Choosing the right polymer for your medical device component?

Choosing the right polymer can determine the durability, use, expense involved and other key factors that will go into producing a medical device.  What is the standard decision process a device manufacturer follows to determine which compound is the best for the application? Flexan’s process asks key questions to determine the right outcome, so let’s take a closer look.

If you have questions or would like to start the discussion with us now, contact Flexan for a quote today.

What is your medical device application?

Let’s start with the first series of questions we’ll need to ask and discuss with you. What is the intended application for the device you are creating? There are three areas in particular we need to know.

Implantable devices

Will the device be something implanted within a patient’s body? There are very crucial parameters that go into creating components or a full device meant to be implanted. Only certain polymers are approved for use within the human body. Will the device need to be implanted for less than 29 days or more than 29 days? Will it need to be a permanent implant? These questions determine the steps down the road.

Non-Implantable Devices

If the device is not meant to be implanted, the compound landscape changes and might even expand. These devices may come into contact with the skin, but are not used within the body.

Non-Body Contact

If your medical device is not meant to be in contact with a patient at all, again, the nature and types of materials used changes.

What properties does your application require?

These factors include:

  • Is the device meant to be hard or soft?
  • Will the end product need to be stiff or flexible?
  • What is the intended lubricity?
  • Are there harsh environmental concerns?

Where will this device be used? What is the environment like?

Key environmental factors include:

  • Will the area where the device is used be hot, cold or somewhere in the middle?
  • Chemical exposure. Is there risk of chemicals encountering the device?
  • UV exposure. Will the application risk ultra-violet light exposure?

These questions and the answers given will help determine the next step and a recommendation about which compound to use.

When to use thermoplastics

The category of thermoplastics covers a range of compounds including:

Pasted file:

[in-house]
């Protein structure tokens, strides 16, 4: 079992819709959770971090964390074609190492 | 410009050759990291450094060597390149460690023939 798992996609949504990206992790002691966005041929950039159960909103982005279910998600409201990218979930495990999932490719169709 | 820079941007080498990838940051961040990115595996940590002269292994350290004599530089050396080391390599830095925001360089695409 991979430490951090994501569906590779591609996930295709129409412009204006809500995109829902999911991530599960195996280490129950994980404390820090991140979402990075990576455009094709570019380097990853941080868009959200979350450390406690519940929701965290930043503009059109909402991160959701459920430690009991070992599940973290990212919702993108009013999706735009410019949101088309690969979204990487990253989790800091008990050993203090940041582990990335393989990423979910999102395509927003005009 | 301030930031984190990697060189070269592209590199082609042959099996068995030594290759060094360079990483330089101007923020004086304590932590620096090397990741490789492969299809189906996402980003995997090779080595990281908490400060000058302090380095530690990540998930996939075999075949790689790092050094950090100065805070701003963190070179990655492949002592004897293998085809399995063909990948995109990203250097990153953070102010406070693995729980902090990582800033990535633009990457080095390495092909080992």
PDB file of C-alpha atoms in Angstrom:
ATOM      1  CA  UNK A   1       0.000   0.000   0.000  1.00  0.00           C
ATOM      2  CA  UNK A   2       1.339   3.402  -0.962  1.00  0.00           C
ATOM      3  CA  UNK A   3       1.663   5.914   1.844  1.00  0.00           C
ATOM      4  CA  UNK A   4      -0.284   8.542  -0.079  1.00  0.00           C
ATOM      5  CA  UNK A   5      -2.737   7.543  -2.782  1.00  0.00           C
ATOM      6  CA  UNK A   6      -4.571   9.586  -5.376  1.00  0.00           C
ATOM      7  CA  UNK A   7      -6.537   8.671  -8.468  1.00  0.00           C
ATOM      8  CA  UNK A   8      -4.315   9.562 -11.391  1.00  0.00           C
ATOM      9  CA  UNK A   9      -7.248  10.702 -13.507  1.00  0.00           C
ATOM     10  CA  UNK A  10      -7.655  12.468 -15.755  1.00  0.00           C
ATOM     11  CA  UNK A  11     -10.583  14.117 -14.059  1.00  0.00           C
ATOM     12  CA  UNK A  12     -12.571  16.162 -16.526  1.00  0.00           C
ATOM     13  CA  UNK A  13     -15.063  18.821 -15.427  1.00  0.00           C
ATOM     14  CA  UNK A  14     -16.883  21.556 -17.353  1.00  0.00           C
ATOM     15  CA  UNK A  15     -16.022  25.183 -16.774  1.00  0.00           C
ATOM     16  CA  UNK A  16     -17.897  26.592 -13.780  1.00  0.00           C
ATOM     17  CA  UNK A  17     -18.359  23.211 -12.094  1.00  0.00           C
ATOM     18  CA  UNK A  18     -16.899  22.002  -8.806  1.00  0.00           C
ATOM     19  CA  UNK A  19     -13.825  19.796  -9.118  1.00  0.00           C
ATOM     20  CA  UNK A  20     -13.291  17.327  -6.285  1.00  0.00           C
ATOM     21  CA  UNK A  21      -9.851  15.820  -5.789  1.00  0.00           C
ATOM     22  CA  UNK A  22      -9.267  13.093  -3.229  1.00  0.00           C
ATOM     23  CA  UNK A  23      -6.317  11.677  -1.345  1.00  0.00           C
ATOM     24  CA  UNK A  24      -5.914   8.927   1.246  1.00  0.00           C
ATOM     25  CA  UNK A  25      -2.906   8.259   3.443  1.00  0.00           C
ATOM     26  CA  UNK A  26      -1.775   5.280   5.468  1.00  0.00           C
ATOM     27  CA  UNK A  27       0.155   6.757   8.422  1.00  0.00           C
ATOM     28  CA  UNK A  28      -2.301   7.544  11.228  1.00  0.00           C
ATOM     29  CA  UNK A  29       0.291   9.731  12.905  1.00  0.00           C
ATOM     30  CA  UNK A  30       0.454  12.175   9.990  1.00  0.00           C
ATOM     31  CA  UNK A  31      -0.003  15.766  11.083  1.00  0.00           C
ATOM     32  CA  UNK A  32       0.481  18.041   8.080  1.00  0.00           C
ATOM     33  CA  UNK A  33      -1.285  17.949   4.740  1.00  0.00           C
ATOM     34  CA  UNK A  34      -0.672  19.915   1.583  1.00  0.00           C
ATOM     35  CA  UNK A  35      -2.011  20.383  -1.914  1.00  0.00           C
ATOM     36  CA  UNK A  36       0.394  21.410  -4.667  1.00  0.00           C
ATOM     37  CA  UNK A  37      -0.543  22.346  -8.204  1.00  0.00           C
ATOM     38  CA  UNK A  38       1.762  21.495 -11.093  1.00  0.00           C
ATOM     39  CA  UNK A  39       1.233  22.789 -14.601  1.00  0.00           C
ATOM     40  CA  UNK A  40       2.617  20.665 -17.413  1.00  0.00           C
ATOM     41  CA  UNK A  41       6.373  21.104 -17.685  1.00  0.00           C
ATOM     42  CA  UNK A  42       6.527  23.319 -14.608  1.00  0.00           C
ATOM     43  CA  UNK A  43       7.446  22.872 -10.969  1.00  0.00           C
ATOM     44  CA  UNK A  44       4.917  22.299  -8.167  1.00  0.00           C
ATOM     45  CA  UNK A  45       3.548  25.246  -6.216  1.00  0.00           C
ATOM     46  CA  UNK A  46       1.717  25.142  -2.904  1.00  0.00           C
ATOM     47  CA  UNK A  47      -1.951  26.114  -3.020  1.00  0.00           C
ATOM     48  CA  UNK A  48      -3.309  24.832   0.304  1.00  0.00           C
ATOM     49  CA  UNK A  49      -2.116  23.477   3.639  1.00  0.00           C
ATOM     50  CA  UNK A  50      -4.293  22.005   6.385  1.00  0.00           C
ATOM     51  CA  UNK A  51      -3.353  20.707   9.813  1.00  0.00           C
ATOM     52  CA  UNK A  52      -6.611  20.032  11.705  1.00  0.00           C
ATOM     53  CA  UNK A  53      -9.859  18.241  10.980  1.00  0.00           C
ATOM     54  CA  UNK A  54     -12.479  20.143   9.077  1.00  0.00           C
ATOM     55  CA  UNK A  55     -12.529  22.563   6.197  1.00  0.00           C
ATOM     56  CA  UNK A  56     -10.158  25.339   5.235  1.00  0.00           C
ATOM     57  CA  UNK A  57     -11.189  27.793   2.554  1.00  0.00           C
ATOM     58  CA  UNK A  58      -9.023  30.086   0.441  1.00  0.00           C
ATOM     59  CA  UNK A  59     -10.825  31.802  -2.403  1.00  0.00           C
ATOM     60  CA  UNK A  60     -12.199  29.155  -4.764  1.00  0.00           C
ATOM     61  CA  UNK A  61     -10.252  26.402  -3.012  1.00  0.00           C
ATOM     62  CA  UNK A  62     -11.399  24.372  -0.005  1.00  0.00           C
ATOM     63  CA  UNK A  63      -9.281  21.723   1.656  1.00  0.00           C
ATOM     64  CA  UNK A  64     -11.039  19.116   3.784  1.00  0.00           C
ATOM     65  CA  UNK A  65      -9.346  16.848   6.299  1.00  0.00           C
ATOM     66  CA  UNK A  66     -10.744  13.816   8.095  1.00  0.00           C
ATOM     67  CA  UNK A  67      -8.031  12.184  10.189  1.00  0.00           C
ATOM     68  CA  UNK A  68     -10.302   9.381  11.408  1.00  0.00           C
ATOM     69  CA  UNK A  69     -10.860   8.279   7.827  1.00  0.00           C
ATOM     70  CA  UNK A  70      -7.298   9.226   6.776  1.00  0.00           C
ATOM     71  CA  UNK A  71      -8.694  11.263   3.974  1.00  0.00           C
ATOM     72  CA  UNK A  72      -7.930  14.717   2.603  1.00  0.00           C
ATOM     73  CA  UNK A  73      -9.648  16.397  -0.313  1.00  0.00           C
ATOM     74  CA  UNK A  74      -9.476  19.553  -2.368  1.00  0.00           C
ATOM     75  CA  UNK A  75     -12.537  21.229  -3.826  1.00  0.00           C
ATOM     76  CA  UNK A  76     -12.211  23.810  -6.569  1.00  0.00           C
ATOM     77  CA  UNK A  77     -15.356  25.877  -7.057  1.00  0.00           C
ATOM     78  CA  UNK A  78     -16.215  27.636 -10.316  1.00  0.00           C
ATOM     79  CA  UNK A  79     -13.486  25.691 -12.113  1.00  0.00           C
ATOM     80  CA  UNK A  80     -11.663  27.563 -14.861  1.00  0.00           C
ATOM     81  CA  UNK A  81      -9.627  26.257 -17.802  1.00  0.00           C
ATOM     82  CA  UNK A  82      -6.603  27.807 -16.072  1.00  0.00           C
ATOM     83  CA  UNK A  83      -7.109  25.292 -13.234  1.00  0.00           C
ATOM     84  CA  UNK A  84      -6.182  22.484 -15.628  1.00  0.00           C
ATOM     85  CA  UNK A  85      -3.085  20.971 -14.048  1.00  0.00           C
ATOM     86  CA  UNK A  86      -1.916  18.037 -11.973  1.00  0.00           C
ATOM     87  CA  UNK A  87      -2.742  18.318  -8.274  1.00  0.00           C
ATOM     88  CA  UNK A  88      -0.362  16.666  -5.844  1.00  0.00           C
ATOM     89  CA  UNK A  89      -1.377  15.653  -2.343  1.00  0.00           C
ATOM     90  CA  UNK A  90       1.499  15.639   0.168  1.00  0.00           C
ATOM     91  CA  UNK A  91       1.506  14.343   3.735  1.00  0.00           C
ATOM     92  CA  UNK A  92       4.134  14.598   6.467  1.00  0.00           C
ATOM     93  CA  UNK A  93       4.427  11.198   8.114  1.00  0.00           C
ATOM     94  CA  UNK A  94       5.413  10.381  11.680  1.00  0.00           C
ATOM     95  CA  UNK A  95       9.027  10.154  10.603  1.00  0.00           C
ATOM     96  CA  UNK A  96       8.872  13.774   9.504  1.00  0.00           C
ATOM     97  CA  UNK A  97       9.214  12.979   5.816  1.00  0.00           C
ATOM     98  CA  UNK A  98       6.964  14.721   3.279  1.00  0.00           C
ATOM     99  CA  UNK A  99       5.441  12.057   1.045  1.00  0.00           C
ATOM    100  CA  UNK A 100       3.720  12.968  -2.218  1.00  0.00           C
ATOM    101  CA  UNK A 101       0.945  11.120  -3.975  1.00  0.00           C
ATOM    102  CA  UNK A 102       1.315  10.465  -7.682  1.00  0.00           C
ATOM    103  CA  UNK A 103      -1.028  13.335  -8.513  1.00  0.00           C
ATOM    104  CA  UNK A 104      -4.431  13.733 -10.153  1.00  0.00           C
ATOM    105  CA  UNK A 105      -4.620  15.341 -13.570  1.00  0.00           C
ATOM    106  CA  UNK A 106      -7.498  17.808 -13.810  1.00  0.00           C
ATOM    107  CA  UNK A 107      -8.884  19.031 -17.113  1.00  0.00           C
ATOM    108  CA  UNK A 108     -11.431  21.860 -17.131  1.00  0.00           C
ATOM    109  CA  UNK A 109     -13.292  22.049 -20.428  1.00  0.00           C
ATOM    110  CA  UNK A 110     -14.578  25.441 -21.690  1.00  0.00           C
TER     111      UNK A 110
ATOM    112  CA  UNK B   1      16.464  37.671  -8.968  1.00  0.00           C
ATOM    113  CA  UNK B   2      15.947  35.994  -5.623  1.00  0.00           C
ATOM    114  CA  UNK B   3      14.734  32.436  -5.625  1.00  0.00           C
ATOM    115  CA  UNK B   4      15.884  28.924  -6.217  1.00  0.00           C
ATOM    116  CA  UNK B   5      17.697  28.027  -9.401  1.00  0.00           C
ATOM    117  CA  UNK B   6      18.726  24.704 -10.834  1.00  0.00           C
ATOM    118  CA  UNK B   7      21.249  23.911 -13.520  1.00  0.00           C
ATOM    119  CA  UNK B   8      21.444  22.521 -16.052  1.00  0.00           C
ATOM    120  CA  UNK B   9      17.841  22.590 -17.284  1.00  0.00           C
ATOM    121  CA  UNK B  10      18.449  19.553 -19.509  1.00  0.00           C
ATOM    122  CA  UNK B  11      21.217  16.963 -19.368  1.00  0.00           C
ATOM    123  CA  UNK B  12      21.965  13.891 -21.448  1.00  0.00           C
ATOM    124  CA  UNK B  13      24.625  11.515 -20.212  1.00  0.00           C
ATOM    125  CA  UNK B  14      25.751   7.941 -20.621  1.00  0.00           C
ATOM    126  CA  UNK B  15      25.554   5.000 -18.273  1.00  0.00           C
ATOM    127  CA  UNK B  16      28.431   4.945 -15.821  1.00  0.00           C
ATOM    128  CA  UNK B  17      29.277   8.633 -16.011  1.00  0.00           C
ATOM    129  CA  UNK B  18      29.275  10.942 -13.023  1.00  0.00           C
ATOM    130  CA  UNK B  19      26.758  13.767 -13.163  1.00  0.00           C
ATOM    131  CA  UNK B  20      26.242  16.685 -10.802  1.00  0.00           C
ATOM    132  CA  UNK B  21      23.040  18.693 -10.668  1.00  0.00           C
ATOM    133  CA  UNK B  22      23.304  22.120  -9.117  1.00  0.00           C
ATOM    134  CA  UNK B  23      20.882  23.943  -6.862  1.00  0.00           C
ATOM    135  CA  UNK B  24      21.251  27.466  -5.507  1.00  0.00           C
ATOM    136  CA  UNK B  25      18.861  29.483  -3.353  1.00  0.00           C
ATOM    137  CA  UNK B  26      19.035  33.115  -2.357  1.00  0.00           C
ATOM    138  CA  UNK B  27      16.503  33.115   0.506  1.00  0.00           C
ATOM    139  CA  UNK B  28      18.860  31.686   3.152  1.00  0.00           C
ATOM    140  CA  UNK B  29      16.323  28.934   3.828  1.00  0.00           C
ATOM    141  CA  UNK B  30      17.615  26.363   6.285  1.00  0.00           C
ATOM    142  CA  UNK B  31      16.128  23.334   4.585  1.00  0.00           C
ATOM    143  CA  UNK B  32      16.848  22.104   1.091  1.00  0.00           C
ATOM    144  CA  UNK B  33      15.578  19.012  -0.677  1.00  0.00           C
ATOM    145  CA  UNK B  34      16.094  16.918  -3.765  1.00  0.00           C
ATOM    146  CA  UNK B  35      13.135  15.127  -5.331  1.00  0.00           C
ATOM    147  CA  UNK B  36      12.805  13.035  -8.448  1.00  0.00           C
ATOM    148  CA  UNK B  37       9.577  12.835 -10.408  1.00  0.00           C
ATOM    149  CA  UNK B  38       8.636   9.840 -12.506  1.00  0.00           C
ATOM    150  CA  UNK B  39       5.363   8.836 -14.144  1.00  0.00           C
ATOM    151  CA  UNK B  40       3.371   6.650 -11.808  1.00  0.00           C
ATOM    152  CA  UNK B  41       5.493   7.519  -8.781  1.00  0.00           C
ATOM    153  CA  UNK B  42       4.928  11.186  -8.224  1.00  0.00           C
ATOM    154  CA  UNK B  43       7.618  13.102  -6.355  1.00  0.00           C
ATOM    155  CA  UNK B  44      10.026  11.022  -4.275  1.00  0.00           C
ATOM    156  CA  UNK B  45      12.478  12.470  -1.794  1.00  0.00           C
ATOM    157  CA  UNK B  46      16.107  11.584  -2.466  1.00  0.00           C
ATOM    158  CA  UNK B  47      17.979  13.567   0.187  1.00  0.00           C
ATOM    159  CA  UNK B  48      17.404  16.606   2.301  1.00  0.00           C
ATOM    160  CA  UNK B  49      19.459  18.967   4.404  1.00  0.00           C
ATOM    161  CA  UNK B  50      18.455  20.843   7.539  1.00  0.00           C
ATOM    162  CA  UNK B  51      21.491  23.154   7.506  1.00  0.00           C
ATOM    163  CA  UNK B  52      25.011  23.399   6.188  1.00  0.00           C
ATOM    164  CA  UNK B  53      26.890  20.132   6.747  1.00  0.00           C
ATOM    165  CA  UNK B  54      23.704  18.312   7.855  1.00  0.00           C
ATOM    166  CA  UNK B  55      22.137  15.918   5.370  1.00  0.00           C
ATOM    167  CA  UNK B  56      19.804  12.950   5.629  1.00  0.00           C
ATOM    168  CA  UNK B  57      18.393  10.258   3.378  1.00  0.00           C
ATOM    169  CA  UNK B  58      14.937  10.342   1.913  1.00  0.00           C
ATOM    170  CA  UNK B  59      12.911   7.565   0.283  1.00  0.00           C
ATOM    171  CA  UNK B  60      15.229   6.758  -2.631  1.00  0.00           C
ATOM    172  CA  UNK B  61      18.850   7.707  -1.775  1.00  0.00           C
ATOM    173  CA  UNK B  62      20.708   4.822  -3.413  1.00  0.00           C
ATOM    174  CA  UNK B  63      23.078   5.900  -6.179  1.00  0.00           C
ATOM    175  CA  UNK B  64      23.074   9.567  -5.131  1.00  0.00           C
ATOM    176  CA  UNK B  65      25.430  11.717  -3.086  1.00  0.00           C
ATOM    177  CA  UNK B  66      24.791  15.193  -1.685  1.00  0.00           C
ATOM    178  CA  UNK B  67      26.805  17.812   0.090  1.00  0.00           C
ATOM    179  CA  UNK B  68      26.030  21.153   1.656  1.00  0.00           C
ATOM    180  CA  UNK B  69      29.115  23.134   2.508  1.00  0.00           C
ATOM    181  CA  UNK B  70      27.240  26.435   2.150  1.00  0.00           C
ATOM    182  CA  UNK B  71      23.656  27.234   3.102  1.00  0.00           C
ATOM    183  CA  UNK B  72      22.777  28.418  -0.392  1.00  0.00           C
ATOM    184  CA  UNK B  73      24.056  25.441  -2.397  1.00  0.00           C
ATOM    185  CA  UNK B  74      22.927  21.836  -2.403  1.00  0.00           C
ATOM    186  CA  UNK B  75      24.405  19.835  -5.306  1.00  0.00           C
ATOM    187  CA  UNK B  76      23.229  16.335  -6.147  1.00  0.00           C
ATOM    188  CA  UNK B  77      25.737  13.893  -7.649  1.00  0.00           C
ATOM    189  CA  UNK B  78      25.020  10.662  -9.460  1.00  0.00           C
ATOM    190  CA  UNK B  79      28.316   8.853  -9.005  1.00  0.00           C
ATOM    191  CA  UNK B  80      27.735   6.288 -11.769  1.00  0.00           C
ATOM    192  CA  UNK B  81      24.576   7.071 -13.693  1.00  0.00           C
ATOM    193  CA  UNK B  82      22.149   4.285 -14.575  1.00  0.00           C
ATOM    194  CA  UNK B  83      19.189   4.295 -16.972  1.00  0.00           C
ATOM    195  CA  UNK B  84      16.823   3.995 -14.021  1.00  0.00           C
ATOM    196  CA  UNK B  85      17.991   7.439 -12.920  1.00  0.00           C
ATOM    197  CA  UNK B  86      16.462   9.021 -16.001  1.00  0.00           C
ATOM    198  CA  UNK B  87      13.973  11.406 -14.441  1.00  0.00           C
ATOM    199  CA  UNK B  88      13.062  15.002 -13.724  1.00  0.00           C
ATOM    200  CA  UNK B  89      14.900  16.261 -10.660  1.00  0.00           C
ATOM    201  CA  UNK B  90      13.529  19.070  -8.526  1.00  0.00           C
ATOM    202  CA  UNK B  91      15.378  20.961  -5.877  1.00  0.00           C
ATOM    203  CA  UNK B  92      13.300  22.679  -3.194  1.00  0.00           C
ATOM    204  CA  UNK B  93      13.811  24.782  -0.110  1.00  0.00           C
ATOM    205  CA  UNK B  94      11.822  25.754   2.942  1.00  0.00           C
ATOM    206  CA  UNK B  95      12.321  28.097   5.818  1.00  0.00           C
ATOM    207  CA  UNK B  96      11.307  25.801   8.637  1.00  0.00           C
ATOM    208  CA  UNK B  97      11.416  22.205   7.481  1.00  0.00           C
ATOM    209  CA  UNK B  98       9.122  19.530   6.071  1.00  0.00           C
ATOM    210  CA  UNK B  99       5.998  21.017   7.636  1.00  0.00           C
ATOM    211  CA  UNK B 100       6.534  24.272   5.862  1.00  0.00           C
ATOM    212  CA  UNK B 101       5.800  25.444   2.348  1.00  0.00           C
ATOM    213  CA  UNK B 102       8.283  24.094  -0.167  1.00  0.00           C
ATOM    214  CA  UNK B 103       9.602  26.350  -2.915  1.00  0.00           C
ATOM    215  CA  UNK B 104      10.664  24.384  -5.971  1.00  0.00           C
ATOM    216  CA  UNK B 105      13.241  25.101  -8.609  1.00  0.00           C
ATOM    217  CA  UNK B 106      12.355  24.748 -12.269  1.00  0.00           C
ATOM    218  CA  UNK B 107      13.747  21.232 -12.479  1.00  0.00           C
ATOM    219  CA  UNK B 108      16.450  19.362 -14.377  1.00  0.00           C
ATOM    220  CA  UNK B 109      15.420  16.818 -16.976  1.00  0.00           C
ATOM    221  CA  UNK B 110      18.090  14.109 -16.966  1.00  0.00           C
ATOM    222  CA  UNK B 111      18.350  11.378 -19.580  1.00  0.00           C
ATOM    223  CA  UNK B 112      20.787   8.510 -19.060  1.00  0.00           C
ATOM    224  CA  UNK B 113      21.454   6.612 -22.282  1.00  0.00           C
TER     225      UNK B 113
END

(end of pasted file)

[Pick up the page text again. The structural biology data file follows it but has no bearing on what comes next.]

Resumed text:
• ABS
  • Acrylic
  • Nylon
  • Polycarbonate
  • Polyethylene
  • Polypropylene
  • Vinyl
  • Thermoplastic Elastomers

Thermoplastics are plastic polymers which become pliable or moldable when high temperatures are applied to them. They have a high molecular weight, but the polymer chains weaken as temperatures increase. This turns the thermoplastics into a highly viscous fluid which can then be molded and shaped. They are used most often with injection molding, compression molding, extrusion and calendering.

Implantable thermoplastic devices

Some thermoplastic polymers will work well within the body. They can be used on implantable devices such as:

  • Electromechanical devices
  • Cardiac rhythm management devices
  • Opthalmic devices
  • Catheters
  • Endoscopic tubing

Non-implantable thermoplastic devices

These include:

  • Medicinal delivery devices such as inhalers
  • Non-absorbable sutures
  • Tracheal tubes

Non-body thermoplastic applications

Anything that should be durable, but not come into contact with the patient such as:

  • Petri dishes
  • IV bags
  • Lab equipment

When to use elastomers

Elastomers are natural or synthetic polymers and the common materials used include:

  • Silicone
  • FKM
  • Neoprene
  • Nitrile
  • Rubber
  • Butyl

Elastomers are used when you need durability, flexibility, and reliability. Elastomers such as silicone can be easily cleaned and sterilized and have high biocompatibility. One of the key components is the strength of elastomers, because they hold up for a long time and many can be stretched only to return to their original shape many times over. In other industries seals and adhesives are made from elastomers. Their versatility is also wide, as they have been used in everything from medical devices to the soles of shoes.

Implantable Elastomers

One of the most commonly used elastomers in the medical field is silicone, which has properties that make them ideal for human body usage. Some implantable applications using elastomers include:

  • Long term implanted applications
  • Joint arthroplasty
  • Catheters
  • Drains
  • Hydrocephalus shunts
  • Implanted defibrillators
  • Heart pumps

Non-implantable Elastomers

There are also many applications for elastomers within medical applications that touch a patient’s skin but are not approved for internal use. These include:

  • Pharmaceutical manufacturing
  • Diagnostic instruments
  • Surgical instruments
  • Gloves
  • Hearing aid components

Non-Body Contact Elastomers

If you need a medical component within a device that should be resilient and durable but does not need to come in contact with a body, then elastomers may be the right solution. Some examples of non-body contact elastomer devices include:

  • Rings
  • Gaskets
  • Stoppers
  • Hoses

Flexan can help with a complex decision

Flexan’s engineering team are experts with polymer materials. We understand that determining the right compound to use can be a complex process, but we can help you make the right determination. If you want to start the decision process, then contact the experts at Flexan today.